Report: Commercial supercomputing software is scarce

Industry is not producing enough commercial supercomputing software to keep American companies competitive, according to a study by the nonprofit Council on Competitiveness.

The first-ever report on the state of application software for high-performance computing (HPC) systems shows that market forces and technical challenges in recent years have led software vendors to turn their focus away from creating new HPC application software. As a result, U.S. companies often do not have the HPC application software they require.

The study, released March 7, cites several recommendations geared toward the government, including sustained, multiyear funding for researchers to develop software and algorithms.

The findings grew out of a July 2005 workshop sponsored by the council, the Ohio Supercomputer Center and the Energy Department’s Office of Science. Participants in the daylong workshop on the state of HPC software included HPC users, software vendors, university researchers, hardware vendors, and government scientists and engineers.

Today, Suzy Tichenor, vice president of the council, said the government is in a position to be a large part of the solution to the problem.

“I think there is an opportunity here for the government and the private sector to work together to help to overcome a challenge that is actually in the private sector," she said. "One area that we know that the government is very, very strong in is its expertise in using high-performance computing. We think that that expertise can be leveraged to help industry address some of the problems that it has.”

Tichenor added that one of the government’s best skills is creating more mature code.

“The government could encourage the national labs to engage in partnerships with industry to accelerate the transfer of this expertise,” she said.

As part of a series of panels, several government representatives addressed the hurdles in producing new commercial software.

“Start digging as to where these software packages came from; an awful lot of them have their roots in government-funded development that was commercialized,” said Phillip Colella, senior staff scientist at Lawrence Berkeley National Laboratory. But “one of the things, in my view, that is institutionally different now than it was 30 years ago or even 20 years ago: the amount of resources going into those kinds of activities has been steadily drying up.”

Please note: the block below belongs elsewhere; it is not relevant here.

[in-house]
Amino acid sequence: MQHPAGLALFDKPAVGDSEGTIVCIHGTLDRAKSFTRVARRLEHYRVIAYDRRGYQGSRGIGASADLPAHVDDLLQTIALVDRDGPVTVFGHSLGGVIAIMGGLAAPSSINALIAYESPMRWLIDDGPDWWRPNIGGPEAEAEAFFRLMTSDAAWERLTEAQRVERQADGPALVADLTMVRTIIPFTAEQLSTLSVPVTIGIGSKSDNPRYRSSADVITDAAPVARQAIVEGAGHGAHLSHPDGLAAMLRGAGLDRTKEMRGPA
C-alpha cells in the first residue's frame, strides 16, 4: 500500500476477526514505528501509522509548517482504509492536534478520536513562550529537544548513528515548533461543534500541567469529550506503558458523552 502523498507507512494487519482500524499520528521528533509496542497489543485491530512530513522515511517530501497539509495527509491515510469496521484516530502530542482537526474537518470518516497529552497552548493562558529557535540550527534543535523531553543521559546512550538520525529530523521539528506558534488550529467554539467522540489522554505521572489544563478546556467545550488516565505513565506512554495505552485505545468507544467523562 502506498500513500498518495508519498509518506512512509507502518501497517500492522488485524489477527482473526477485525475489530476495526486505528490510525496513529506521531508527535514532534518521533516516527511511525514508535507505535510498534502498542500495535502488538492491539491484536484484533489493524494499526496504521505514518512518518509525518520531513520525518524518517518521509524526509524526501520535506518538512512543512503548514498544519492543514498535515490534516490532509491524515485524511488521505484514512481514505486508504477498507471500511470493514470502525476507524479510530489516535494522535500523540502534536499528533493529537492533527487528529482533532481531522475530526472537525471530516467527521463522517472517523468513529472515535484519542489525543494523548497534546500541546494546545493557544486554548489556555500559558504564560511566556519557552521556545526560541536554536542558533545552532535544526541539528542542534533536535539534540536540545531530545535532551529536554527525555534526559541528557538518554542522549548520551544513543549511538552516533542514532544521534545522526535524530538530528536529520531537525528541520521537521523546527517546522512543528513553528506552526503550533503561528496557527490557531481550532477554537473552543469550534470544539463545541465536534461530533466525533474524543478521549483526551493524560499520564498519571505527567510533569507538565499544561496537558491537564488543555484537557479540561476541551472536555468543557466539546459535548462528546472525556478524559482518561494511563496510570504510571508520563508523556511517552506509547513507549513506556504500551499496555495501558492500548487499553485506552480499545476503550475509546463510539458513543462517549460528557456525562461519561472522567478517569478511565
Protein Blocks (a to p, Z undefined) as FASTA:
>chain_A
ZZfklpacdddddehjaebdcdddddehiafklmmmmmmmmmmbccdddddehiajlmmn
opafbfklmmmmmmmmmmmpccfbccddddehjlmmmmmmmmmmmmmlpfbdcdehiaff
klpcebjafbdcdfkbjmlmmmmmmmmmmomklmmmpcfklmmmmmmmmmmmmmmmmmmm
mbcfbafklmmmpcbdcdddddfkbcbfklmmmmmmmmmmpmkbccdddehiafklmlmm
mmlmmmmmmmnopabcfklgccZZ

In each case where software made the transition from research to production-quality HPC applications, “there was a long-term investment by the government to give these packages a chance to mature,” added Al Geist, a corporate fellow at Oak Ridge National Laboratory.

Other recommendations for the government include revising visa requirements so that software vendors can attract the talent they need and monitoring foreign acquisitions of key software vendors. Although most vendors have small sales and capitalization, their codes may be indispensable to U.S. industry and national security.

“Should a foreign entity decide to purchase any of these [software vendors] and remove their software from the market, the public and private sectors potentially could be denied codes that they use to solve even their most basic problems,” the report states.

The study outlined a road map for software vendors, universities and government research establishments to follow in addressing these barriers to commercialization of supercomputing software.


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